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A new survey conducted by the National Union of Students (NUS) has found 20 per cent of higher education students consider themselves to have a mental health problem, while 13 per cent have experienced suicidal thoughts.
1,000 students were surveyed and a massive 92 per cent of respondents identified as having had feeling of mental distress, including feeling down, stressed and demotivated.
Paul Farmer, Chief Executive of Mind, said:
"This new research demonstrates the scale of mental health problems among students. We are particularly concerned that more than 1 in 10 students surveyed had experienced suicidal thoughts during the time they’ve spent at their current place of study. Despite the high prevalence of mental health problems and stress among students, many people are not seeking help, perhaps because of the stigma that can surround mental health problems.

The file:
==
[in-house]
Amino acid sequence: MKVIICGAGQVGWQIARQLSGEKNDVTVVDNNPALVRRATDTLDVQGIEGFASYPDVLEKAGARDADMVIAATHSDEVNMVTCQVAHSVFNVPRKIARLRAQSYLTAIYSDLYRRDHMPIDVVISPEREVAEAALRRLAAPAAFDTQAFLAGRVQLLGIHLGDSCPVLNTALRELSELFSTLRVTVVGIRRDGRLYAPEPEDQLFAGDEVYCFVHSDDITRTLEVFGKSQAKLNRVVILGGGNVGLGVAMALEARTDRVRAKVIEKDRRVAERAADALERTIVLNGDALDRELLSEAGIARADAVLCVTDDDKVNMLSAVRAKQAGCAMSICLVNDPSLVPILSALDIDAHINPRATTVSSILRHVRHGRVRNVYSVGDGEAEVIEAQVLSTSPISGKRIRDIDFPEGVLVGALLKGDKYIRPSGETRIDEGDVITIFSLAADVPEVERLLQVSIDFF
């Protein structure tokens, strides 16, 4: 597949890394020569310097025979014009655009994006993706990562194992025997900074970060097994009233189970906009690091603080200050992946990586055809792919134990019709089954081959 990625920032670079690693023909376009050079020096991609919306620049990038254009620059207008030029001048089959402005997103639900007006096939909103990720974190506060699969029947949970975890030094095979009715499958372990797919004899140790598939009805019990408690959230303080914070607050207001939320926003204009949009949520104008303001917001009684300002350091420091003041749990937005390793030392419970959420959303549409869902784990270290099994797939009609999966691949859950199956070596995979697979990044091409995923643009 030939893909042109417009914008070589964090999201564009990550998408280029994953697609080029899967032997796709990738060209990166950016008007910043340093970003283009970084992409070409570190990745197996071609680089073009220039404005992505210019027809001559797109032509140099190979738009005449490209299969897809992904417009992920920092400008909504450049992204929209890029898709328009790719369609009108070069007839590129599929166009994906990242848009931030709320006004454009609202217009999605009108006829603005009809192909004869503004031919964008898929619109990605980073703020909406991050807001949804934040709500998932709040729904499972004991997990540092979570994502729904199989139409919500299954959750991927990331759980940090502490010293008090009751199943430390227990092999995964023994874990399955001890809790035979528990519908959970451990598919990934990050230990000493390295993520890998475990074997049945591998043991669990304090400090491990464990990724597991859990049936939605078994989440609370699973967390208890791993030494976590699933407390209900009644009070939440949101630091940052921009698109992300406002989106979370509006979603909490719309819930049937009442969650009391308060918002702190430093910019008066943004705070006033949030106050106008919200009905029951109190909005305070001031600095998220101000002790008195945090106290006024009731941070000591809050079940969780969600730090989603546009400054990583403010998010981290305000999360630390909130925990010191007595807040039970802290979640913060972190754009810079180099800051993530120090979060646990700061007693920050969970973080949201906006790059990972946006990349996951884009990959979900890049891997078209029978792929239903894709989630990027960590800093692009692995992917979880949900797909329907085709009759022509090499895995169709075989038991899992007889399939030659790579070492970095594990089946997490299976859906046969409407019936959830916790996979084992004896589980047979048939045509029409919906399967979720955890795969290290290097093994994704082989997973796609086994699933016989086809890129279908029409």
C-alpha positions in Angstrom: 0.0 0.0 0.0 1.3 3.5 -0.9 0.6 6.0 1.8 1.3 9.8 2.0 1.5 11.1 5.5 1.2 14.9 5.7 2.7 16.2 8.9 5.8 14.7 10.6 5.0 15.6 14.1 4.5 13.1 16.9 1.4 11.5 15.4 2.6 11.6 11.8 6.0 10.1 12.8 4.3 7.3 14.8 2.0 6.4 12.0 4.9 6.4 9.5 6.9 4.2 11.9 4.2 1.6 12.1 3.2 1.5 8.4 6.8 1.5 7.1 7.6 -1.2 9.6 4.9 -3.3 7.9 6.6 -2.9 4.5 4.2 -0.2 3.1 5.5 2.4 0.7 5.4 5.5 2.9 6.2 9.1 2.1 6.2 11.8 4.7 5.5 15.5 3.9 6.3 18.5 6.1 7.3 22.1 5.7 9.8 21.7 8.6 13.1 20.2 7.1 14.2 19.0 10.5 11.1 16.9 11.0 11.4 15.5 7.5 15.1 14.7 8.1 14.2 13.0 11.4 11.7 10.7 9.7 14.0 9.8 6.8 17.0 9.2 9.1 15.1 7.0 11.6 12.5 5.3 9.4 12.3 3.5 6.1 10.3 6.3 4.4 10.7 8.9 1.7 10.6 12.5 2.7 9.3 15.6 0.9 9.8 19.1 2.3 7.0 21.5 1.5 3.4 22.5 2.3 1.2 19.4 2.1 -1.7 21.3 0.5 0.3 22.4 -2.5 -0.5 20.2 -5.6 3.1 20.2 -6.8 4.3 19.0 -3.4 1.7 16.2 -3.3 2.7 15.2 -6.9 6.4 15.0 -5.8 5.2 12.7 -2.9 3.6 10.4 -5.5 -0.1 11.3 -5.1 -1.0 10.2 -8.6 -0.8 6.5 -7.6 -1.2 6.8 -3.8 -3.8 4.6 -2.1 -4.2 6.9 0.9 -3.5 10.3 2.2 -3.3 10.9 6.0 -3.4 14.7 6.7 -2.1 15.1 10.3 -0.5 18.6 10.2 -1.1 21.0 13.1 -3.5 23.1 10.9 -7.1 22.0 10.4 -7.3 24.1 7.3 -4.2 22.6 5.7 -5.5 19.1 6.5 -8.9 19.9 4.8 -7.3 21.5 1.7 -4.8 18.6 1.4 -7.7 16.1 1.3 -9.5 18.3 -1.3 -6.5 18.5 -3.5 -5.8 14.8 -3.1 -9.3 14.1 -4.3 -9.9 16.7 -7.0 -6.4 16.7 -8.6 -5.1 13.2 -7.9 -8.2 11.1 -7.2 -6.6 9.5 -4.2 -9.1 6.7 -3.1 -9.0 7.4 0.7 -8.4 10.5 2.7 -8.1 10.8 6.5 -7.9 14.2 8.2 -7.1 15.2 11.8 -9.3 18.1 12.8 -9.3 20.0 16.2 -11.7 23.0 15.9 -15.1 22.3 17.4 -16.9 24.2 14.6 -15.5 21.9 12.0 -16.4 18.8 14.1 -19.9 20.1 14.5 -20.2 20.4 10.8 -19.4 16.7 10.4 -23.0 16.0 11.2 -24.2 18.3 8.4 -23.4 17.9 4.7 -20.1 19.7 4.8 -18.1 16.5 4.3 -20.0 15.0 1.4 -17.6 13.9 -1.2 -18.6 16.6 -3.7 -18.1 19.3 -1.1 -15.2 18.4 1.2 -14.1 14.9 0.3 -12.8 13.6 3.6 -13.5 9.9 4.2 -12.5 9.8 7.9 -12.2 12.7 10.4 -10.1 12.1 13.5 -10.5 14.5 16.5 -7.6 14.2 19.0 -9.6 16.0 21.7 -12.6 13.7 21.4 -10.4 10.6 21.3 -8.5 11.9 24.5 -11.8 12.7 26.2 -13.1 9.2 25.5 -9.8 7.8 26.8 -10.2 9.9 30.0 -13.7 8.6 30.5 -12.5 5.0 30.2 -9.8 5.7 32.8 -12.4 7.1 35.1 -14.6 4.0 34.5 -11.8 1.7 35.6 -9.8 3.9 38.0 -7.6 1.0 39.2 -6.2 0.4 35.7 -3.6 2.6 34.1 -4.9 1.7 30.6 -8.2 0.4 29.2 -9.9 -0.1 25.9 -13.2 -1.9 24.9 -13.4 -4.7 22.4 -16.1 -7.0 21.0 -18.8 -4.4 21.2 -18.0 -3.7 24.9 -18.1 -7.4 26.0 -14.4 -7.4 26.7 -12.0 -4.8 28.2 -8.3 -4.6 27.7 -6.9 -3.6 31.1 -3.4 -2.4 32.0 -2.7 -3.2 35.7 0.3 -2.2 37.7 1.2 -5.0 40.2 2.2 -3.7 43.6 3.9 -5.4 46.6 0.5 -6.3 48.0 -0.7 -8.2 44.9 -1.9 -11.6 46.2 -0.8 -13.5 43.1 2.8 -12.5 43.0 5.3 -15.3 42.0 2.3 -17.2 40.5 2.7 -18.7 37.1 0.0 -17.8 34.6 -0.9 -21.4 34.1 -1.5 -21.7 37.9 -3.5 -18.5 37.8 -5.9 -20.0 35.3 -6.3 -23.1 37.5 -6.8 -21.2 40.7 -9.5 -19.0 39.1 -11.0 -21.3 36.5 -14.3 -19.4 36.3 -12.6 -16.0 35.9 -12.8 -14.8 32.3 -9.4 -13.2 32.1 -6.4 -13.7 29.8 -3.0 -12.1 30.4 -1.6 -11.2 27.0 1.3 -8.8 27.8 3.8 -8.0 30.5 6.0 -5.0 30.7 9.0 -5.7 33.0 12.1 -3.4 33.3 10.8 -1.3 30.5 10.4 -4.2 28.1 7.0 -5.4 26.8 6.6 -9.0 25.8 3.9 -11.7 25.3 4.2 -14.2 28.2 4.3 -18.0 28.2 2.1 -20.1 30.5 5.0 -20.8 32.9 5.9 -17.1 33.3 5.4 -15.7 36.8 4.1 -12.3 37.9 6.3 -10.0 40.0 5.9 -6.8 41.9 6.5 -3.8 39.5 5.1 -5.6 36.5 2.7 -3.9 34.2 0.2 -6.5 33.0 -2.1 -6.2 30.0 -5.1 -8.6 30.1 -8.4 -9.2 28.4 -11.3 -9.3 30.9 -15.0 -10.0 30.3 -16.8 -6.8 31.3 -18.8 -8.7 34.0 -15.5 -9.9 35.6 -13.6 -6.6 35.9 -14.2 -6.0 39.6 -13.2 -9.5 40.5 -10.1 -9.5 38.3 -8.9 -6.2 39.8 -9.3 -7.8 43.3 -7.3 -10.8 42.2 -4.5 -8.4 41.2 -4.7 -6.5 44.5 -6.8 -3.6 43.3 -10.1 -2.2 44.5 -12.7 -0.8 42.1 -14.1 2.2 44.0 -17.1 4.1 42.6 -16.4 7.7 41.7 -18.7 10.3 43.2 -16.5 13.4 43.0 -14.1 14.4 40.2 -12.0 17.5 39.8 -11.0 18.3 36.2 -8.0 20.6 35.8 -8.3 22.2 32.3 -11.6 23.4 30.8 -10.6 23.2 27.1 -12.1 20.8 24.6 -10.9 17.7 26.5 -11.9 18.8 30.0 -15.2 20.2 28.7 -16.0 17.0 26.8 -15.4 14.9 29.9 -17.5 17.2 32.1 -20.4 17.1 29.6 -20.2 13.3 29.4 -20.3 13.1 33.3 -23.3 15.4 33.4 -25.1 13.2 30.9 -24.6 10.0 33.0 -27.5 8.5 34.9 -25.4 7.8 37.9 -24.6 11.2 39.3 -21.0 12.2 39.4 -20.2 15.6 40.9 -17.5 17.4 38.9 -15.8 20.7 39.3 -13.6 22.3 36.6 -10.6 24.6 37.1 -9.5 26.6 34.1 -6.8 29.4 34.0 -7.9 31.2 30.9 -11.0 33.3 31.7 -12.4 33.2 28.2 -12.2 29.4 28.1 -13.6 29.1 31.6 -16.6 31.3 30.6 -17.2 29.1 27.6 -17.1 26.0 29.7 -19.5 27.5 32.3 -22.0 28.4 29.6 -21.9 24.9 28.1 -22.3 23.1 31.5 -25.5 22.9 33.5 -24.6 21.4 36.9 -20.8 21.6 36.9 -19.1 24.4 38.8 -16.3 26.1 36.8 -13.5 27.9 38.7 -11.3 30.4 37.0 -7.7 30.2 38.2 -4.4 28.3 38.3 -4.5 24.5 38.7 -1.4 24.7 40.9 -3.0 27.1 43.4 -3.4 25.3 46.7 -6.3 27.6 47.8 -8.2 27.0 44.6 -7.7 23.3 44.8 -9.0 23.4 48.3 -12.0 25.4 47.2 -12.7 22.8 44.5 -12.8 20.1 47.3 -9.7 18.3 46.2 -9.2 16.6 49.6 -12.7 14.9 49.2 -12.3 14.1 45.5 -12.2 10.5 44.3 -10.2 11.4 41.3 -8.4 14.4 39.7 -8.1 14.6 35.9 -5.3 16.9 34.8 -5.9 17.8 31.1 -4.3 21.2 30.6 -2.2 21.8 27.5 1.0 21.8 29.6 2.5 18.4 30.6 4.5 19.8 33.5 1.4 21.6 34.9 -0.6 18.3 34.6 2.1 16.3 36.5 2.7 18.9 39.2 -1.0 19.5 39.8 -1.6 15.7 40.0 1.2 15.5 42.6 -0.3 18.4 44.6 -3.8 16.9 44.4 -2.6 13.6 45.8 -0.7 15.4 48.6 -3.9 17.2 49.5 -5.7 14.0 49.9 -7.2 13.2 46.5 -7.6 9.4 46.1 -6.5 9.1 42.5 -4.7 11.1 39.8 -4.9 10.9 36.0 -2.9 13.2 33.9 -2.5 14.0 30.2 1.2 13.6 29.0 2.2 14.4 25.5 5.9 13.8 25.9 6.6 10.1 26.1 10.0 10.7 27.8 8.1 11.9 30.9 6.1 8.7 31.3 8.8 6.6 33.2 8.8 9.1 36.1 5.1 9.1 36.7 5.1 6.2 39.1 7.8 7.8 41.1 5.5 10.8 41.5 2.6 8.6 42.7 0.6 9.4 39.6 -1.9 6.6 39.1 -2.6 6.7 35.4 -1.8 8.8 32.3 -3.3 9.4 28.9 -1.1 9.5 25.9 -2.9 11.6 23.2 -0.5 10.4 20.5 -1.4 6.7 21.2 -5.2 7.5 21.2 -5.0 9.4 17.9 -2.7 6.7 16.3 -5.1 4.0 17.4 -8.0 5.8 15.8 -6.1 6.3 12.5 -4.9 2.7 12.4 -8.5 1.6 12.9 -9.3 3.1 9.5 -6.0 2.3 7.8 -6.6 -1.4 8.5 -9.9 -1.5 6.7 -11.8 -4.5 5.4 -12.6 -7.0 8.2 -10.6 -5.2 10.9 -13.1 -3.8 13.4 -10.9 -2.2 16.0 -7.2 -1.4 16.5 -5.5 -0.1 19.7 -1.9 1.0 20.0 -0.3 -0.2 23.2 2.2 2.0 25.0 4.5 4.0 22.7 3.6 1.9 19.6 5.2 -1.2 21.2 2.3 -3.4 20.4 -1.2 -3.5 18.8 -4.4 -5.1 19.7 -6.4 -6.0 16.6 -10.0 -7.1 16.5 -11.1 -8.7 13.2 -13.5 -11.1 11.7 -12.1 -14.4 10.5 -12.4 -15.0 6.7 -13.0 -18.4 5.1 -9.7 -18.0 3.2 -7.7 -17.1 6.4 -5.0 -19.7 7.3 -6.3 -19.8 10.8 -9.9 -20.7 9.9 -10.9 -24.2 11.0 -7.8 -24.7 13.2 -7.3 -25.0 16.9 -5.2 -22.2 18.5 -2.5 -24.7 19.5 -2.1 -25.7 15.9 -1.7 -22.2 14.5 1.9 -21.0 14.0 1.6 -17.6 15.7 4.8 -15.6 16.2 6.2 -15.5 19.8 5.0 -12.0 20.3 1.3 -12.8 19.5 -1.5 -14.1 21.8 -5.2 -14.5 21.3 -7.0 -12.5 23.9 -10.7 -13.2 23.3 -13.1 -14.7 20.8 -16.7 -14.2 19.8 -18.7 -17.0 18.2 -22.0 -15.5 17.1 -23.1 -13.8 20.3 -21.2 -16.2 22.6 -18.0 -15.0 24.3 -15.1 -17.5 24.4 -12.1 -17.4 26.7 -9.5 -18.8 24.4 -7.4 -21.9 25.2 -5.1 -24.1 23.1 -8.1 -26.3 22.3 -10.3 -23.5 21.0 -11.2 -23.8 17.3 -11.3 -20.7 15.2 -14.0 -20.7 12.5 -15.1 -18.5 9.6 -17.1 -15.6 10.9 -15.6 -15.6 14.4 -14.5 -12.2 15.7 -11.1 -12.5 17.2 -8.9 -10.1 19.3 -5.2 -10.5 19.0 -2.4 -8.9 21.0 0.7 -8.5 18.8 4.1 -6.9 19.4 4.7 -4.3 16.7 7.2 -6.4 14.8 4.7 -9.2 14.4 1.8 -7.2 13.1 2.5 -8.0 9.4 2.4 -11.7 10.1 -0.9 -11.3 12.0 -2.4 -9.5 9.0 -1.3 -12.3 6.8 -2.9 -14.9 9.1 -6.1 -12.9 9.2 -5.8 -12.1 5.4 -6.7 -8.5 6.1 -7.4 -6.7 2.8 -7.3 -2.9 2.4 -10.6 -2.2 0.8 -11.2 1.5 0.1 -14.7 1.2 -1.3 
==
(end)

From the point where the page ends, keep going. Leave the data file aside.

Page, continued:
Higher education institutions need to ensure not just that services are in place to support mental wellbeing, but that they proactively create a culture of openness where students feel able to talk about their mental health and are aware of the support that’s available. Opening up to friends and family can help those feeling stressed or anxious, but anyone experiencing suicidal thoughts or consistently feeling down may have an enduring mental health problem, so it’s best they visit their GP. Nobody should suffer alone."